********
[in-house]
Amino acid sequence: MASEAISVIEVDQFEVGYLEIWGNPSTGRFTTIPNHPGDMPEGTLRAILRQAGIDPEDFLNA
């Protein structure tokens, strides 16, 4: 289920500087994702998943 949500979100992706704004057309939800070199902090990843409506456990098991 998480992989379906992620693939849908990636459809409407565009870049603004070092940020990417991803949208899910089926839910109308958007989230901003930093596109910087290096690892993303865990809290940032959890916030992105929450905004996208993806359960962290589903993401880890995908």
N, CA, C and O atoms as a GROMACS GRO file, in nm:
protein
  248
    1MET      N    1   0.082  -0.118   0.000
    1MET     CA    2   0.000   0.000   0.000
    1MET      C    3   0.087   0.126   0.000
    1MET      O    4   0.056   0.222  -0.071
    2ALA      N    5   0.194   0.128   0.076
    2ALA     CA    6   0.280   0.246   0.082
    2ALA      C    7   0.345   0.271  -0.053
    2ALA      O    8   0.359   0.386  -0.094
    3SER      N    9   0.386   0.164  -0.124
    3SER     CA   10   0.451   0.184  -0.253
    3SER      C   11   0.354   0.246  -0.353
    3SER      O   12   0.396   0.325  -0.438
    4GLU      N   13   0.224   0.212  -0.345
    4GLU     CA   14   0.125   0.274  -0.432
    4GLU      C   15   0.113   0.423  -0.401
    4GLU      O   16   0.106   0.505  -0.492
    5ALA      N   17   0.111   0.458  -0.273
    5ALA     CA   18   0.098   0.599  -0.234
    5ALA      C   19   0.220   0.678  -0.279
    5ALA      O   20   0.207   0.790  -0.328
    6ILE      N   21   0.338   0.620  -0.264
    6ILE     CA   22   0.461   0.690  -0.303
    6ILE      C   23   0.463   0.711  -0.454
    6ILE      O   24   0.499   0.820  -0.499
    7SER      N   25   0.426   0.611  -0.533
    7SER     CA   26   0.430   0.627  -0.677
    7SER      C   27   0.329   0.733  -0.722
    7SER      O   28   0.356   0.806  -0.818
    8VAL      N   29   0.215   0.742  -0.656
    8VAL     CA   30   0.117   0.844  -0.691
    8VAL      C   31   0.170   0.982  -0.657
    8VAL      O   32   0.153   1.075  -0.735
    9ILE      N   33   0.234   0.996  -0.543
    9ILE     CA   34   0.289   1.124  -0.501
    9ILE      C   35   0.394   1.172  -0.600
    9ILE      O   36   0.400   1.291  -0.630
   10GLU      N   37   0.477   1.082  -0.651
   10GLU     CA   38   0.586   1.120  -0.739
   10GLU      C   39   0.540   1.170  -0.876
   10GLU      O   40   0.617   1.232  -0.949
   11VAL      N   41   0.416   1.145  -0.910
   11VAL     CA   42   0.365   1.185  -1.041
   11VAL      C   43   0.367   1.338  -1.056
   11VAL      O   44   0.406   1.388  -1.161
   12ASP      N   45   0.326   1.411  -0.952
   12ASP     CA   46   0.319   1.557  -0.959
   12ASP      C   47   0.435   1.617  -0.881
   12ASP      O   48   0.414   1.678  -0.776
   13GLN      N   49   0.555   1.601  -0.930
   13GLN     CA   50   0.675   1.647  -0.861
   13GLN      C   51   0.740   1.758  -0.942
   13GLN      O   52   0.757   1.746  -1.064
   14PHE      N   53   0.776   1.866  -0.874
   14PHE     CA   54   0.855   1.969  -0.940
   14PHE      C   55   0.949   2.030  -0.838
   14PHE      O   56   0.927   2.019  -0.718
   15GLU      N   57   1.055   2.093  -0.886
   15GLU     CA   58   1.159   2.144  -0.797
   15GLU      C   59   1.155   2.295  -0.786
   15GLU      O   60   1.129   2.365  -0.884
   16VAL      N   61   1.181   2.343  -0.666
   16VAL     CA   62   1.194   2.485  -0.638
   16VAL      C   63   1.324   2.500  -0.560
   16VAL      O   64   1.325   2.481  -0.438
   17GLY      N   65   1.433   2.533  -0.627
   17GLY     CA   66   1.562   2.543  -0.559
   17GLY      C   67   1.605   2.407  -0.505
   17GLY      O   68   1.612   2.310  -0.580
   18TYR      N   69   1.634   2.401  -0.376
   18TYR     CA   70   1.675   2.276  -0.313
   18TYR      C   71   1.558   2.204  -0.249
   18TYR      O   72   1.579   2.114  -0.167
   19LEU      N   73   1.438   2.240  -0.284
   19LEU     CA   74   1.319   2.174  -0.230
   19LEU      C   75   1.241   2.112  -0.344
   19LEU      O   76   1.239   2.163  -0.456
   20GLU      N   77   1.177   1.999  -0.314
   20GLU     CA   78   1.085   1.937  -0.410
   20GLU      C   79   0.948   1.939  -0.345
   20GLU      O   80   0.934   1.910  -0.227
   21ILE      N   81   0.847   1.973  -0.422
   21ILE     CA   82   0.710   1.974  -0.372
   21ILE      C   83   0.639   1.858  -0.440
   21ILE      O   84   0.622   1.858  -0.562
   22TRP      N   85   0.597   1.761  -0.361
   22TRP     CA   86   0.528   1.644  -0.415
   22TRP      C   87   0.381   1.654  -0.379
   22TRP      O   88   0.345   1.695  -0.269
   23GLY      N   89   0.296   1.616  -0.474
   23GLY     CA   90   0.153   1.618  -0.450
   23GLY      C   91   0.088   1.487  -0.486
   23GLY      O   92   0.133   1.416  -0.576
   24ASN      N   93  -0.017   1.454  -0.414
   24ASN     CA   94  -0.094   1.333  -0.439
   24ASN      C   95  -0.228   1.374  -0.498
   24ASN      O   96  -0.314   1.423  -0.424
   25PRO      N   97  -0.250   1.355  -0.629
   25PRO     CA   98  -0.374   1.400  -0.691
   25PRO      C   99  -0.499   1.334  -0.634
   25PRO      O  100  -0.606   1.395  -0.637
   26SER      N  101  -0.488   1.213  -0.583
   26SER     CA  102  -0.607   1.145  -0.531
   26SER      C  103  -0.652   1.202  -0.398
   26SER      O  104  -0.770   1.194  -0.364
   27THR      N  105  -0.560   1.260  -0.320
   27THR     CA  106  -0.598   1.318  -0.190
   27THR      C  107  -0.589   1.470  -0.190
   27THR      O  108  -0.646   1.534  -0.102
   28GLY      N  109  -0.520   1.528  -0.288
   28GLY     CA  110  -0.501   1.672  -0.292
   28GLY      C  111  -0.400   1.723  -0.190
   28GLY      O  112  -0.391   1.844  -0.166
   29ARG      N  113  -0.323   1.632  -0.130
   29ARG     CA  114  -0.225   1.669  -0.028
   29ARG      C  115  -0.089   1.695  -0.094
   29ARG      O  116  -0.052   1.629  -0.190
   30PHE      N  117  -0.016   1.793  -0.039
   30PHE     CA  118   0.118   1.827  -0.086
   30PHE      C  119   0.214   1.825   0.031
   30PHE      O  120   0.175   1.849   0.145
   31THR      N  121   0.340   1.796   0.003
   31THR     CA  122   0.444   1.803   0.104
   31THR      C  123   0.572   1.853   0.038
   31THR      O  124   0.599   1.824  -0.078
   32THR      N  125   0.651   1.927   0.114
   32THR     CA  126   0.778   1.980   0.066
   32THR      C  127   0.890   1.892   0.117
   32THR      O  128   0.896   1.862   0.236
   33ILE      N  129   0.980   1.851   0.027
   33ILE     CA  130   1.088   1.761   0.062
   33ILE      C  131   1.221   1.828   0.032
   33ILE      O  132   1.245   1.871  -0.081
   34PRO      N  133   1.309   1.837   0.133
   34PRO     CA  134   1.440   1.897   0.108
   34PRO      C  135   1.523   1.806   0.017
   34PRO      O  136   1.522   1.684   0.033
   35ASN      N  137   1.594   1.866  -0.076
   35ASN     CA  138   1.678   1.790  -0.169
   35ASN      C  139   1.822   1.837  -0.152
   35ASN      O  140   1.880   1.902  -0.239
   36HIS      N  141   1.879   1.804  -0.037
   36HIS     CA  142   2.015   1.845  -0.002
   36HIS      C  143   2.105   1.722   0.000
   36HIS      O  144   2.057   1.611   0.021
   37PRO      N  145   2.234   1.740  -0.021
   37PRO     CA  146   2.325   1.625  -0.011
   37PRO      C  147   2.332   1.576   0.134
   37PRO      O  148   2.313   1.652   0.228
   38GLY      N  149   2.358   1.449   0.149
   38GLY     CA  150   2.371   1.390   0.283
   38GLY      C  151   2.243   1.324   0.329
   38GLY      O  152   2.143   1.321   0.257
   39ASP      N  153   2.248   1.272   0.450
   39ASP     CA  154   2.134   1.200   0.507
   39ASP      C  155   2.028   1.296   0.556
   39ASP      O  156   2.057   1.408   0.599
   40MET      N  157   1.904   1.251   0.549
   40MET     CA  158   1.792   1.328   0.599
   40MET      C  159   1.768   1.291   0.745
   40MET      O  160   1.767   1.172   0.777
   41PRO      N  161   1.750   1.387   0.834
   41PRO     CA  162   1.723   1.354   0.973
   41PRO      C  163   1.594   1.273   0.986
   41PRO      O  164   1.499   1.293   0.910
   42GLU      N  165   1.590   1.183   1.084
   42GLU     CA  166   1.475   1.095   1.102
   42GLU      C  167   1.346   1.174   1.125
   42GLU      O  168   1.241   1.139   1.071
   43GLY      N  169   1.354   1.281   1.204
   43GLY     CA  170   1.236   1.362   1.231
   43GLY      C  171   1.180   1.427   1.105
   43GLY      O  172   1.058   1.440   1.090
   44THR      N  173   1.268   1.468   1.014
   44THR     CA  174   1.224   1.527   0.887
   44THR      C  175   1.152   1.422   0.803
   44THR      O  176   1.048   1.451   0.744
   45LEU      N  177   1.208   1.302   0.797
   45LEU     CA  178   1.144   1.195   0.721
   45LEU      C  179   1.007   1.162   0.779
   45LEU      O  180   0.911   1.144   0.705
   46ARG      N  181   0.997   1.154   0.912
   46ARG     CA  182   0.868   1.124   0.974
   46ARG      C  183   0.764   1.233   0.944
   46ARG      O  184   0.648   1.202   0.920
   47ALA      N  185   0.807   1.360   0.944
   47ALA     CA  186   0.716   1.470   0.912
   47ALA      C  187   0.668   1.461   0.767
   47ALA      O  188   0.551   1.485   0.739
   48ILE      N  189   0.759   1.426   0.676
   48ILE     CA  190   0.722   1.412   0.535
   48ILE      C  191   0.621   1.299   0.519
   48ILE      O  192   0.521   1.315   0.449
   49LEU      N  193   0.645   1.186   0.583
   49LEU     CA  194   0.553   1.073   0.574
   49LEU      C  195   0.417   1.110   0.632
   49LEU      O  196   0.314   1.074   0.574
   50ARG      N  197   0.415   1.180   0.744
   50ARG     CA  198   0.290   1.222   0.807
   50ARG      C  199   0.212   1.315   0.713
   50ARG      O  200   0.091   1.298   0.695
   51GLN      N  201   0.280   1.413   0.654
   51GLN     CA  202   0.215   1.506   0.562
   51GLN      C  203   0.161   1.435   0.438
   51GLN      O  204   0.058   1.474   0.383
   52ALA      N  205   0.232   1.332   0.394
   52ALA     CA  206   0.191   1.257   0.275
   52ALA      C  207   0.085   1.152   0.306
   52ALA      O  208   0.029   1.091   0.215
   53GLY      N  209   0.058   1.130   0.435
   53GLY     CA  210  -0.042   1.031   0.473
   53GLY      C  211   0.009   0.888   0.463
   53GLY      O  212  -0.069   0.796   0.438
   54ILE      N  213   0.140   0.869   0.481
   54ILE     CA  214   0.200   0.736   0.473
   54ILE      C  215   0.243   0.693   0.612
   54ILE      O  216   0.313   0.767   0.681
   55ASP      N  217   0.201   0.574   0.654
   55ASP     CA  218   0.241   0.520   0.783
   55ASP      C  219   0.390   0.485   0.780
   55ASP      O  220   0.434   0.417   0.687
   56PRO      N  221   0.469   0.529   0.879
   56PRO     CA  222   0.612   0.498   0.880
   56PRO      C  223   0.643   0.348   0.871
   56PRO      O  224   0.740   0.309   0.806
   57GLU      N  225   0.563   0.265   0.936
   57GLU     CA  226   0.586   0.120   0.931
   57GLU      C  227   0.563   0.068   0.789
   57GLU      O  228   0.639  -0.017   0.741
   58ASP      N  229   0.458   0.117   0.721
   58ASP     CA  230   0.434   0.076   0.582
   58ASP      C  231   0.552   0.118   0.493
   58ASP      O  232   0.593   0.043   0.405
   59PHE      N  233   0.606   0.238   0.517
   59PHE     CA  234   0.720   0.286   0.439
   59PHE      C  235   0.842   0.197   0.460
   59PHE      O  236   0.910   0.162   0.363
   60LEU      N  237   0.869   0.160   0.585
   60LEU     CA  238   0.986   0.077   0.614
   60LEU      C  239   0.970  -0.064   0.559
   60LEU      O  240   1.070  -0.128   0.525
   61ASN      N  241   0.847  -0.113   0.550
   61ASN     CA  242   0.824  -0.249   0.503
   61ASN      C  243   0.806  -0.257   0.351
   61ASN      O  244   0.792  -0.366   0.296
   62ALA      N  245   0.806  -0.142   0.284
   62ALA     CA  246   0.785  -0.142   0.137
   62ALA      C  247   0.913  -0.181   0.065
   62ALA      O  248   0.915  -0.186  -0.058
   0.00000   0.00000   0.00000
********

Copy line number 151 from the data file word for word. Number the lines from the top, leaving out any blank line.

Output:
   37PRO      N  145   2.234   1.740  -0.021